Craigslist founder gives $20 million to journalism school

craigslist craig newmark

His website is often blamed for contributing to the decline of the newspaper industry, but now Criagslist founder Craig Newmark is giving $20 million to train future journalists at the City University of New York Graduate School of Journalism.

In honor of the donor, the school will be renamed the Craig Newmark Graduate School of Journalism at the City University of New York.

"I think right now in this country, we're in a kind of information war and people of good will need to stand up and do something real," Newmark said in an interview with CNNMoney.

Newmark has no personal connection to the school, but said he chose CUNY because it's a public institution with a diverse population and serves the types of students he once was -- those who rely on financial aid to get through school. Though the school will now bear his name, Newmark will not be heavily involved, saying his philanthropy model is to give money and "get out of the way."

"The CUNY journalism school does a lot to push forward the practice of quality journalism and does so by giving opportunity to everyone so that's a big part of what I'm doing," he said.

Newmark also cited his friendship with CUNY Professor Jeff Jarvis, who over the past 10 years helped him "understand a little bit about what's going on in journalism," Newmark said.

"I'm a news consumer, but my ignorance is smaller as a result of Jeff's help," he said.

The money will go toward hiring more faculty, developing new programs and activities that "help support greater trust in journalism," the school said in a statement.

"Craig Newmark's extraordinary generosity ensures that our still-young school will have the resources and flexibility it needs to remain at the forefront of journalism education," Sarah Bartlett, dean of the CUNY Graduate School of Journalism, said in a statement.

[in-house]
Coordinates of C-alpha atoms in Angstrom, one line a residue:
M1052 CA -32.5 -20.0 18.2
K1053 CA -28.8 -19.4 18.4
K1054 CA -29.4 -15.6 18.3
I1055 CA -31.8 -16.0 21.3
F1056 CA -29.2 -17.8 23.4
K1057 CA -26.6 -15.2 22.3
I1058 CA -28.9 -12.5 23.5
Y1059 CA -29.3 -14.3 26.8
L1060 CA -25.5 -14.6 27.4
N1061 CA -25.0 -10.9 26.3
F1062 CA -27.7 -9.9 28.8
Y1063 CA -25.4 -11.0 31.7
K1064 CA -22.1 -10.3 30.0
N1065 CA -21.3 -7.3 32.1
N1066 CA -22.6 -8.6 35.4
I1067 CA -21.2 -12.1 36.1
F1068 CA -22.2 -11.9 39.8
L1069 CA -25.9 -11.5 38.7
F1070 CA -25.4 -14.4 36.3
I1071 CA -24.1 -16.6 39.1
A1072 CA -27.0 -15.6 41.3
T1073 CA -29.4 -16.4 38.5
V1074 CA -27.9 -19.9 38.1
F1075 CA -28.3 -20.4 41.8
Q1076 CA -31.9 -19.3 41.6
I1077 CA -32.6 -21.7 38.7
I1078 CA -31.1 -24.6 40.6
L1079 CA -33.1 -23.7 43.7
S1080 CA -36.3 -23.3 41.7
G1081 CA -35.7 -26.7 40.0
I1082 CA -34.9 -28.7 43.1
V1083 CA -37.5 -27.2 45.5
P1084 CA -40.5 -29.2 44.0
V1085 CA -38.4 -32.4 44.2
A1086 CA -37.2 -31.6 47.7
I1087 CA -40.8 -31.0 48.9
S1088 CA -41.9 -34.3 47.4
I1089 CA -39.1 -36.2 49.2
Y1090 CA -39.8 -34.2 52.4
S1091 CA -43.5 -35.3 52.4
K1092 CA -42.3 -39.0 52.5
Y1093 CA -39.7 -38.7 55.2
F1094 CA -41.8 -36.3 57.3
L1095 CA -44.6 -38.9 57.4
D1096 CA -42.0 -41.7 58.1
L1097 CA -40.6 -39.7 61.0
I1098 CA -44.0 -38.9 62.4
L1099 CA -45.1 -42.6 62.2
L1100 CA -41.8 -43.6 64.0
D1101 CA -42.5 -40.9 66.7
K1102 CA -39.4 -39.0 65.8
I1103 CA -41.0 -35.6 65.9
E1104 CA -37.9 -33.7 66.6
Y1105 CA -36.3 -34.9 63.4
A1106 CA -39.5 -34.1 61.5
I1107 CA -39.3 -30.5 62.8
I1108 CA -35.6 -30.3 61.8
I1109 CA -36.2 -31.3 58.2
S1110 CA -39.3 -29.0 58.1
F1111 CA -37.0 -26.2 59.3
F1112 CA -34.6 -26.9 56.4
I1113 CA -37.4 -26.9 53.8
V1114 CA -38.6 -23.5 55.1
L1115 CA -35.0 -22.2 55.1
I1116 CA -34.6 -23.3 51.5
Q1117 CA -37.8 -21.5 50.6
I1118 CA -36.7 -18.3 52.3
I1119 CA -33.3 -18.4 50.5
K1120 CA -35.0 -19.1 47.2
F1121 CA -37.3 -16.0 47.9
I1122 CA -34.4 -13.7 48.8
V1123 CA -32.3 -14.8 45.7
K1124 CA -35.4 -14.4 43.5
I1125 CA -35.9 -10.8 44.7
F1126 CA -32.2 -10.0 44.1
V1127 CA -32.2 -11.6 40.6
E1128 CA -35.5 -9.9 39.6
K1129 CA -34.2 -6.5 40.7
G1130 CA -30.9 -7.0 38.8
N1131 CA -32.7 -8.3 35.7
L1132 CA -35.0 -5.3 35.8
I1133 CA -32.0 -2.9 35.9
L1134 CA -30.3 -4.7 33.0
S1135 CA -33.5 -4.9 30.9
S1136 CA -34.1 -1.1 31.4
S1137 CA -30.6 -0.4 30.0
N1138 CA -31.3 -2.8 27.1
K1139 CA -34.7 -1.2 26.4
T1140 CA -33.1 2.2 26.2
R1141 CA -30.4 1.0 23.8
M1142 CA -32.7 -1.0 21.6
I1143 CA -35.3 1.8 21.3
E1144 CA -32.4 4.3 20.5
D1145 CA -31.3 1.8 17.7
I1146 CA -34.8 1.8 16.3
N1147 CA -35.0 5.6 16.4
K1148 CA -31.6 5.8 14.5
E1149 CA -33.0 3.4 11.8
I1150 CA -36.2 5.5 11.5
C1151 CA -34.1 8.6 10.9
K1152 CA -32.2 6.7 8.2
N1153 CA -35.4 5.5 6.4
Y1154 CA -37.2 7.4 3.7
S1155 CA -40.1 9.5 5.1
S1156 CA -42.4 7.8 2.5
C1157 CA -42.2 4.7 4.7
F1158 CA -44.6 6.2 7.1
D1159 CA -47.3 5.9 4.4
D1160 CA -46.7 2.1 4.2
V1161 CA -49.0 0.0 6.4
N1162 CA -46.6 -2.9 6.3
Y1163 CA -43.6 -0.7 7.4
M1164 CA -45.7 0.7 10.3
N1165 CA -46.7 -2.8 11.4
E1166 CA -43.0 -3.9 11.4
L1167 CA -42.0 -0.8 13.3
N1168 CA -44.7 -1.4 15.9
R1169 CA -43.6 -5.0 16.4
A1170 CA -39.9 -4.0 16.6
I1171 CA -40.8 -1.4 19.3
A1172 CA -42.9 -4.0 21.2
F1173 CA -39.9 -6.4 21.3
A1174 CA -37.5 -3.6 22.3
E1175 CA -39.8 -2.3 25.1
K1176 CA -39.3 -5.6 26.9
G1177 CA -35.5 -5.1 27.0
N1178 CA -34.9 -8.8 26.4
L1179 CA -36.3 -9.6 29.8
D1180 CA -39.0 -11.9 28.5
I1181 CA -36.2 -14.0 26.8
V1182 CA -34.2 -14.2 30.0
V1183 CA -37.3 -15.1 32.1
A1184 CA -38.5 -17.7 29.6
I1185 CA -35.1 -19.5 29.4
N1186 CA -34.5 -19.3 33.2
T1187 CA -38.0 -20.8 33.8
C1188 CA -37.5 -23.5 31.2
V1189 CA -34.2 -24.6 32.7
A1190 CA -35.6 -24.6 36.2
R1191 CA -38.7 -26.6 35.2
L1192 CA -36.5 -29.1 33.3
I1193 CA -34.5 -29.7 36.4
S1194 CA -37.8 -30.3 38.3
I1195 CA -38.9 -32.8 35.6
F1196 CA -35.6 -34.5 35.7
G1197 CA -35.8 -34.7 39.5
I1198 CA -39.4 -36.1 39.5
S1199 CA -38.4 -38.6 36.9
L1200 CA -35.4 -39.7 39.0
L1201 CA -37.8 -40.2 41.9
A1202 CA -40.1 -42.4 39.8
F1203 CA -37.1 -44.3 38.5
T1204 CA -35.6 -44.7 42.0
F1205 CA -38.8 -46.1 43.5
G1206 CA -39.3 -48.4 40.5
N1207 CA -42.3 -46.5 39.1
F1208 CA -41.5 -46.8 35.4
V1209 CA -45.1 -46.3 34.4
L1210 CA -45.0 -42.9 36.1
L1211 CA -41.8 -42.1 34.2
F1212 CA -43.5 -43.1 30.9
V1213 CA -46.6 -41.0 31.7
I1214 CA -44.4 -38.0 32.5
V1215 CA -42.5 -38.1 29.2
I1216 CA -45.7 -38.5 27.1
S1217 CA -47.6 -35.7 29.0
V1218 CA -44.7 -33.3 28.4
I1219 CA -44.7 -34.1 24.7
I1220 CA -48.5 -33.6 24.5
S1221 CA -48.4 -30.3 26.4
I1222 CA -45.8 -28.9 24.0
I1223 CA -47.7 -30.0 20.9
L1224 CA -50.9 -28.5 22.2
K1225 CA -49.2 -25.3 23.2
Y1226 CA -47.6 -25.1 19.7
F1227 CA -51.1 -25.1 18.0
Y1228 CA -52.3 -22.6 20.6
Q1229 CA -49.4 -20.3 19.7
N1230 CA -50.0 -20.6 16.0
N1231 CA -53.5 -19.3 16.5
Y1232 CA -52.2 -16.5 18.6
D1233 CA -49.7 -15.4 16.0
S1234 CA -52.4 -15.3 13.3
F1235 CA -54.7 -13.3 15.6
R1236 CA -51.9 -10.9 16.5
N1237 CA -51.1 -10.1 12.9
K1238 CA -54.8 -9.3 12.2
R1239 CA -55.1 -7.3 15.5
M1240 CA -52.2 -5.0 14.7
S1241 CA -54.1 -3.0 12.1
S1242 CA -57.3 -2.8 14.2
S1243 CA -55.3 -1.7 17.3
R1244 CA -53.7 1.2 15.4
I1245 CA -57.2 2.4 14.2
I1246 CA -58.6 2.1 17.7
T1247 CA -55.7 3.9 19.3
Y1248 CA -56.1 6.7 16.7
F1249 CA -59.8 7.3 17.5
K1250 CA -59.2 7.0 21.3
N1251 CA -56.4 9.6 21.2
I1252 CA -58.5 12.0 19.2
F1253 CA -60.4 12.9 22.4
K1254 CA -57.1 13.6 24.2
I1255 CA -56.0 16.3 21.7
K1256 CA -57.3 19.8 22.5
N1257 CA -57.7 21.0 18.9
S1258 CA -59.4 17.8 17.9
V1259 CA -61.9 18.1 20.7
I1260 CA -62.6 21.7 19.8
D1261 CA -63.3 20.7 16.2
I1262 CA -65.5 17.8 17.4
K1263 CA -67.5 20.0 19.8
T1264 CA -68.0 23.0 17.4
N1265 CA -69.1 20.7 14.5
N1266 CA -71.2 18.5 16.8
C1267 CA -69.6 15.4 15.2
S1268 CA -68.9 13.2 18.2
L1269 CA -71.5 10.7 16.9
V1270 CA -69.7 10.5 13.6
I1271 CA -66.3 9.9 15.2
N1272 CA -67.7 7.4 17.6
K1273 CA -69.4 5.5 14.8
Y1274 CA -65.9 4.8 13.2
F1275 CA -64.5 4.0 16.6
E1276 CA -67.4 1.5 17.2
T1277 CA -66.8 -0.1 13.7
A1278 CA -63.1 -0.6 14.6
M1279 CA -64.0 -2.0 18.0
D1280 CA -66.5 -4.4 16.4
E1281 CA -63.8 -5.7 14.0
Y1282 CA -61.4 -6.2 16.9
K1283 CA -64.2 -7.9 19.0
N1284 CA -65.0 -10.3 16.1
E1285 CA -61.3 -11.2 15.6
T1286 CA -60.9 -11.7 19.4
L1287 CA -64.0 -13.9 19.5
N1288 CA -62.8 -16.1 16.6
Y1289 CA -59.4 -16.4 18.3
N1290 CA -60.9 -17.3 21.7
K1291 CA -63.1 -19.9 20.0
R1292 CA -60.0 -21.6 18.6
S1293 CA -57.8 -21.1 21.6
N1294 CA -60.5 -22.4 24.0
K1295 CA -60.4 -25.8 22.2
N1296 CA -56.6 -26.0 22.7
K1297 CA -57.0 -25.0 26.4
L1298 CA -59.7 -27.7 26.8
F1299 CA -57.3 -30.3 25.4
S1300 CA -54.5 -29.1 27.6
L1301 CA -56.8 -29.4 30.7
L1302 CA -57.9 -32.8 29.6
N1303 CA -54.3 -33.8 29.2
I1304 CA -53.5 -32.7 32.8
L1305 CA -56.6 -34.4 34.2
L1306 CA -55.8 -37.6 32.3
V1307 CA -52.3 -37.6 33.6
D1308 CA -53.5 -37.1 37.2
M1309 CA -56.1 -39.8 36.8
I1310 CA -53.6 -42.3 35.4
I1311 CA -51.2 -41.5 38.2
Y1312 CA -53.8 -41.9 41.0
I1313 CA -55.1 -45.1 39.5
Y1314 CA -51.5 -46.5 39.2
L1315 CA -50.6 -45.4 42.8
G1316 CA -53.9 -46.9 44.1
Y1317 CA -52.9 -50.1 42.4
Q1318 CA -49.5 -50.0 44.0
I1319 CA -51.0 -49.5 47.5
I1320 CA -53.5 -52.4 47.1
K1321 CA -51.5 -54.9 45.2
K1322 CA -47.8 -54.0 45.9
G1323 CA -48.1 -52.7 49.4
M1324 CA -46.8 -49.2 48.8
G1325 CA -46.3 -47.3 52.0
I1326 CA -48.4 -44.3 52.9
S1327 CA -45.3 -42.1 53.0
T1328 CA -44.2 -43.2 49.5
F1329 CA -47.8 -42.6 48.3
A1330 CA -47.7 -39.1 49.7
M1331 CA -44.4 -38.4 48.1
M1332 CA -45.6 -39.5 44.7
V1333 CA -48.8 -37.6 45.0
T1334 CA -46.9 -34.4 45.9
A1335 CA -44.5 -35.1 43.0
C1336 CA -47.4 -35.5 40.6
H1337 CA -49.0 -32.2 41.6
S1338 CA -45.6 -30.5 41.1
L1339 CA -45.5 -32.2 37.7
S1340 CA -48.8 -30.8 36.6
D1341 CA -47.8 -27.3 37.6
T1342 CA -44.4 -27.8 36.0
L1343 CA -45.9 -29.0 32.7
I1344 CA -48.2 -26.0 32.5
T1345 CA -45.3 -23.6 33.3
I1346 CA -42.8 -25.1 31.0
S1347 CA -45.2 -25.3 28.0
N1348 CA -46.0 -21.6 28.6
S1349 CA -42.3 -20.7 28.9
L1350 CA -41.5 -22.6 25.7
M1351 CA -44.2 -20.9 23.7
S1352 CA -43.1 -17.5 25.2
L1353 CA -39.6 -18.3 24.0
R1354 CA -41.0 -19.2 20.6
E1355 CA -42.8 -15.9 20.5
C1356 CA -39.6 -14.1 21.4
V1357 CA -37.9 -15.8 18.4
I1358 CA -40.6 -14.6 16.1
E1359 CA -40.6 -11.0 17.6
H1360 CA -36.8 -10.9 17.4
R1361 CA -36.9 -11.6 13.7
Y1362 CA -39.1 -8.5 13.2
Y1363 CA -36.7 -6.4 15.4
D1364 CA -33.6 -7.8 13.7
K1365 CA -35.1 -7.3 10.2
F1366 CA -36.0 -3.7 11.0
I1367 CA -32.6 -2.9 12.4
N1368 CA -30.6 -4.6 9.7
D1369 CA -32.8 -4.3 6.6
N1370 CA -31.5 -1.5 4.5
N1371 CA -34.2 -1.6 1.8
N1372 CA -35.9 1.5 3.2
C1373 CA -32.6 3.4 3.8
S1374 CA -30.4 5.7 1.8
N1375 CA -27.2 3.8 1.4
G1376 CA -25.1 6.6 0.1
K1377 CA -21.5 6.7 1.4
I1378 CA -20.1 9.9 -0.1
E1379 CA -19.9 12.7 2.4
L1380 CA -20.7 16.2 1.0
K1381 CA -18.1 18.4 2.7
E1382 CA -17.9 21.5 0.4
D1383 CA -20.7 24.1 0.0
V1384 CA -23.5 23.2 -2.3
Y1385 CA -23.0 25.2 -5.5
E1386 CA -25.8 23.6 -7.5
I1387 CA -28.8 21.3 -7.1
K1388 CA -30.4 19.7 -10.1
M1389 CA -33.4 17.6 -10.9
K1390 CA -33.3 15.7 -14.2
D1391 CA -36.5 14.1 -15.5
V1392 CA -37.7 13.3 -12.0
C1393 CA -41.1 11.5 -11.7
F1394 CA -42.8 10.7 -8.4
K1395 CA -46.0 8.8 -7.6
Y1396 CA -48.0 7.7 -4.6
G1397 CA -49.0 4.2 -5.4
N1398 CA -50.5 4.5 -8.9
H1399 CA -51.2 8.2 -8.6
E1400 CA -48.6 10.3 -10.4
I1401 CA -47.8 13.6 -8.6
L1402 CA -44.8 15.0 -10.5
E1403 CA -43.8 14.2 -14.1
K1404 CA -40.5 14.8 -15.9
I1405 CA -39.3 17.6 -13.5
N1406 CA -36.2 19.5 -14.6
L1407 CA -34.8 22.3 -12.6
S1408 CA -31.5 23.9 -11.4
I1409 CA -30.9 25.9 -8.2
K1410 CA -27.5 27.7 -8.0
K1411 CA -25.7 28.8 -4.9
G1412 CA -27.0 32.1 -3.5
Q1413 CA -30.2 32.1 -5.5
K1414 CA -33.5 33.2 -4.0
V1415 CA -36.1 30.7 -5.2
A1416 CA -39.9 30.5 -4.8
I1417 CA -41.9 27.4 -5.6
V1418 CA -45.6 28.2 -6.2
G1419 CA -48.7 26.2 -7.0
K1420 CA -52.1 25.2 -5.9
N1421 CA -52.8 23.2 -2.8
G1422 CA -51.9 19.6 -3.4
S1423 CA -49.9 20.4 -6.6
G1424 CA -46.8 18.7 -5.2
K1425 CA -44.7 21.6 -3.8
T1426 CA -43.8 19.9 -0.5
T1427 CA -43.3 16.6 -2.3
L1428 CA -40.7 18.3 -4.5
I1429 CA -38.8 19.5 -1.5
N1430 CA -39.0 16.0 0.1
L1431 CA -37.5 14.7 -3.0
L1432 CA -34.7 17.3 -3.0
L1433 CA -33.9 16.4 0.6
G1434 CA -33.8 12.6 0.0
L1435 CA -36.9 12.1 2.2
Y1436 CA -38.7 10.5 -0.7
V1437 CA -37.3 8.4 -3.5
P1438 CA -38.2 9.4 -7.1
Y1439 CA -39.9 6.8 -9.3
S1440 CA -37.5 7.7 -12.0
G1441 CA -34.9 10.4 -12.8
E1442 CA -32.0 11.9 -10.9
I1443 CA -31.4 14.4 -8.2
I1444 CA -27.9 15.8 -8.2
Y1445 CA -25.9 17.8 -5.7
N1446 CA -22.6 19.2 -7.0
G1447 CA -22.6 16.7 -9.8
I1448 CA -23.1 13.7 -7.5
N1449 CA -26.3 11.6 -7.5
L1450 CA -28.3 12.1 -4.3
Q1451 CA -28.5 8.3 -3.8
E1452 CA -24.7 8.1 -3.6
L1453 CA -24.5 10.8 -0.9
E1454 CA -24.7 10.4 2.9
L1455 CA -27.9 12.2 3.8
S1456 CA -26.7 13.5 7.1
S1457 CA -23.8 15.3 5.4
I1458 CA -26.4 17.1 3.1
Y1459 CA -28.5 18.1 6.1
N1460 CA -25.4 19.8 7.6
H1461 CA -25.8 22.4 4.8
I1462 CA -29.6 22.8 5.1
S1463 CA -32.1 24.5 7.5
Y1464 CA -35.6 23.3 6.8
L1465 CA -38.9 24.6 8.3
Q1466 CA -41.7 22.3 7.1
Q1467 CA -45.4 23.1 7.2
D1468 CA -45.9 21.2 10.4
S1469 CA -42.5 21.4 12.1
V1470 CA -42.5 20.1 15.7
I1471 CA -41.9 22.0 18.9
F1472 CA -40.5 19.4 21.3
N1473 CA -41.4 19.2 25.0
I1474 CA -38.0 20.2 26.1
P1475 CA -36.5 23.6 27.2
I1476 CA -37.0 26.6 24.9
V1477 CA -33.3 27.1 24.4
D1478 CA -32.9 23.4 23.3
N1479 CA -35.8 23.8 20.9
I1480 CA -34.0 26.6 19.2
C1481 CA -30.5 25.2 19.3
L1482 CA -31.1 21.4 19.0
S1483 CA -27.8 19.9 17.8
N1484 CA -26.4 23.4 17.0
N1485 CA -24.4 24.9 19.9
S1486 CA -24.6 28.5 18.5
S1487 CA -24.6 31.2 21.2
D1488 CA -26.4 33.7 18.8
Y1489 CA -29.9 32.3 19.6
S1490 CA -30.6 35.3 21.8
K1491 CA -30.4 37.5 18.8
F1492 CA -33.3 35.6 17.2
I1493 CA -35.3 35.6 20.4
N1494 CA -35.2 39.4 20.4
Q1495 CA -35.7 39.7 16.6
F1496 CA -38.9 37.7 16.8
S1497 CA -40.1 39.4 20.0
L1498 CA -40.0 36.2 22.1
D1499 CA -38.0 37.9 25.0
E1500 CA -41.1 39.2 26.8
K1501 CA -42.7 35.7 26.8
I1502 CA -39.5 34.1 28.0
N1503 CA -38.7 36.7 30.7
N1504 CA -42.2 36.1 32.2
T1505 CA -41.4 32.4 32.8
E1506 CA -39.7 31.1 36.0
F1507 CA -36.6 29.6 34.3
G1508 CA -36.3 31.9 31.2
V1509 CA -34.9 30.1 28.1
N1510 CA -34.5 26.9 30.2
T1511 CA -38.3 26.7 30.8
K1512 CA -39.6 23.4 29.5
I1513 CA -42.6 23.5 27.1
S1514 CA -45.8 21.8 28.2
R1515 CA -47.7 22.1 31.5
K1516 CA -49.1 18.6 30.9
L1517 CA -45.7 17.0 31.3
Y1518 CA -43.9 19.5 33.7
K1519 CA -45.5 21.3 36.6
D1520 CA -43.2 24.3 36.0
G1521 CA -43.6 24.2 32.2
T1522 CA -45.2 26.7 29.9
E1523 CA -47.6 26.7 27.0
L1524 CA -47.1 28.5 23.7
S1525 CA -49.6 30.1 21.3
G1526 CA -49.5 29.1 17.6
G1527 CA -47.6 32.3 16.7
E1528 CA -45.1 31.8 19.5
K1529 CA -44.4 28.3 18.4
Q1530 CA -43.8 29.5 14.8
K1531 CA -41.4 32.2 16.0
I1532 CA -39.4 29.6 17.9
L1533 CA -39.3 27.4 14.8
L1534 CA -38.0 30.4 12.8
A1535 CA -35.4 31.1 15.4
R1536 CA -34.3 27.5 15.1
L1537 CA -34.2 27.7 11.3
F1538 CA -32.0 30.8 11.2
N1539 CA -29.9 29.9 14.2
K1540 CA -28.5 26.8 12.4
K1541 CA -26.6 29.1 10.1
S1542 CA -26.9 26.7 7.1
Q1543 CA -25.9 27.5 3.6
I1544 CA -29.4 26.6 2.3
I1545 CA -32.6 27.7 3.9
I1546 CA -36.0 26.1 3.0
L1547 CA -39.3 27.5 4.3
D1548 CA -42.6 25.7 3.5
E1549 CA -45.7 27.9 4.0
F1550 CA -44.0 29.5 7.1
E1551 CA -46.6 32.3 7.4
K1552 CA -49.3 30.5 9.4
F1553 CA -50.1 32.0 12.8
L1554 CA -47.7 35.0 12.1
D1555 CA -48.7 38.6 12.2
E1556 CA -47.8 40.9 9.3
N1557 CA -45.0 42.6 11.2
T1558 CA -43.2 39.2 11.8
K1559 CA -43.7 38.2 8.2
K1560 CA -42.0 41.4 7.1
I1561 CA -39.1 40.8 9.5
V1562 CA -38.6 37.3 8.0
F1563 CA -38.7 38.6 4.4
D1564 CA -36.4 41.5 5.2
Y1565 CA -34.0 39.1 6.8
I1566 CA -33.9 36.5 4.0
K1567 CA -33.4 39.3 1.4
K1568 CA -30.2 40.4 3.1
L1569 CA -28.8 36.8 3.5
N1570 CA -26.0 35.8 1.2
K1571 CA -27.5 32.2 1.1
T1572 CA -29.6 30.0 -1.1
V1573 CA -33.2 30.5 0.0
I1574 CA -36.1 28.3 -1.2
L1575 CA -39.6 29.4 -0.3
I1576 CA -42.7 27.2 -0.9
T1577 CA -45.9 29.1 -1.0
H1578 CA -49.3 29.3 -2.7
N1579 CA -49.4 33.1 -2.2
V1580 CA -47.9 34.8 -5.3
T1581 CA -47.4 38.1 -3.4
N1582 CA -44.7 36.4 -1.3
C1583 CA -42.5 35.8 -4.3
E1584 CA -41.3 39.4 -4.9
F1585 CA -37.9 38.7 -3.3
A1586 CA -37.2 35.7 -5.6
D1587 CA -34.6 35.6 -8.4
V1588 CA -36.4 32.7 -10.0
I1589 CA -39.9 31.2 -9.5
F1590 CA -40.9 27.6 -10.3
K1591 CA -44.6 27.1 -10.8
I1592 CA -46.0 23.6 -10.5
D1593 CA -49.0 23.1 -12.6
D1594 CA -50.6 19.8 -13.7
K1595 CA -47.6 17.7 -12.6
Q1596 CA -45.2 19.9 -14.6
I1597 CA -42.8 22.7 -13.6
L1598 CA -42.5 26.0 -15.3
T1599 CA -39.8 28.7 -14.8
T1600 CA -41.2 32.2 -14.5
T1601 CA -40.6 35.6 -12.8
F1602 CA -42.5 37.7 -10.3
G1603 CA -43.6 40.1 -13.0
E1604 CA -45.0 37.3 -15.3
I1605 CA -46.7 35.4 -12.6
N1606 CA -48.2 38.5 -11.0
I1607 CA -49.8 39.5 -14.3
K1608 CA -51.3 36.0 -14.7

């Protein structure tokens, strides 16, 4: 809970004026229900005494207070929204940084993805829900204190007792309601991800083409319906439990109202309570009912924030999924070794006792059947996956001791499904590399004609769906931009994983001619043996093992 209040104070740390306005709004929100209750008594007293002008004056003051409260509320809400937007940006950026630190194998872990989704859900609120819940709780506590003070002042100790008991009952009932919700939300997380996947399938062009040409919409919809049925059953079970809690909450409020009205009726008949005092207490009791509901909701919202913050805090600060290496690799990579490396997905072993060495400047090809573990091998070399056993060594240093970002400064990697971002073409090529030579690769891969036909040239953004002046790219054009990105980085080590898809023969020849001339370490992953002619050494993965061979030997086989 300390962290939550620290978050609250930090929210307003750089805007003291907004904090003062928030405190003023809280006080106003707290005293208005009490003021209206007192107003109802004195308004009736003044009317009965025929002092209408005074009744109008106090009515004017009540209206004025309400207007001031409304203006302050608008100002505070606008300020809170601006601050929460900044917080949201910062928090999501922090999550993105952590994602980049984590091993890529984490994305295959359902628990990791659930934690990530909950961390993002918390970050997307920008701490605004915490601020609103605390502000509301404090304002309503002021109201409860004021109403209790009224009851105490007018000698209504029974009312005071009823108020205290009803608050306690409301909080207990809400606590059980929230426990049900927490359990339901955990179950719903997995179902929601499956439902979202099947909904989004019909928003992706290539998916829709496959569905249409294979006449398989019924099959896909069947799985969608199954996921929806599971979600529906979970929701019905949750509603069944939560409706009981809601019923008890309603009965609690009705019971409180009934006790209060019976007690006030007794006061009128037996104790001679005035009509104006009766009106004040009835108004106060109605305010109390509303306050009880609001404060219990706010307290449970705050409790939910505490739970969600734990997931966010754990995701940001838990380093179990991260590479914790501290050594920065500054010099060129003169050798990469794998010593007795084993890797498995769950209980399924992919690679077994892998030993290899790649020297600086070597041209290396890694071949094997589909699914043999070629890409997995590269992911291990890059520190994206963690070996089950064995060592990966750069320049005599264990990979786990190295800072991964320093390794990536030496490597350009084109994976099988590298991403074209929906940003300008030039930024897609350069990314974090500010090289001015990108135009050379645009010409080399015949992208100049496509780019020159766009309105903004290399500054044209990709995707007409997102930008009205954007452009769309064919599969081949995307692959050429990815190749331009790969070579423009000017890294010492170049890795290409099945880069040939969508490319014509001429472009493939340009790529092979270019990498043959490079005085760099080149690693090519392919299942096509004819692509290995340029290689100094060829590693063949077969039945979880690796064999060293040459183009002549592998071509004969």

Newmark founded Craigslist in 1995. It quickly became a major online forum for users to post ads -- many of which are free of charge -- for everything from apartments, to furniture and jobs. But its free classified ads is often cited as a contributing factor to the demise of the newspaper industry, which relied on classified ads for revenue.

In the interview Newmark, brushed aside the idea that this gift is somehow making up for Craigslist's affect on the news industry, saying the decline "began long before."

For several years now, Newmark has given tens of millions to journalism organizations like the Columbia Journalism Review, Data & Society Research Institute, First Draft, the Poynter Institute for Media Studies, ProPublica, Robert C. Maynard Institute for Journalism Education, and the Sunlight Foundation.

"The deal is, we're in a crisis of information, this is seriously a 'we're all in this together, all hands on deck situation,'" Newmark said.

Newmark called out to his fellow millionaires to follow his lead and put some action behind their words.

"I'm putting my money where my mouth is," he said. "Other people with goodwill and resources should be doing that as well."


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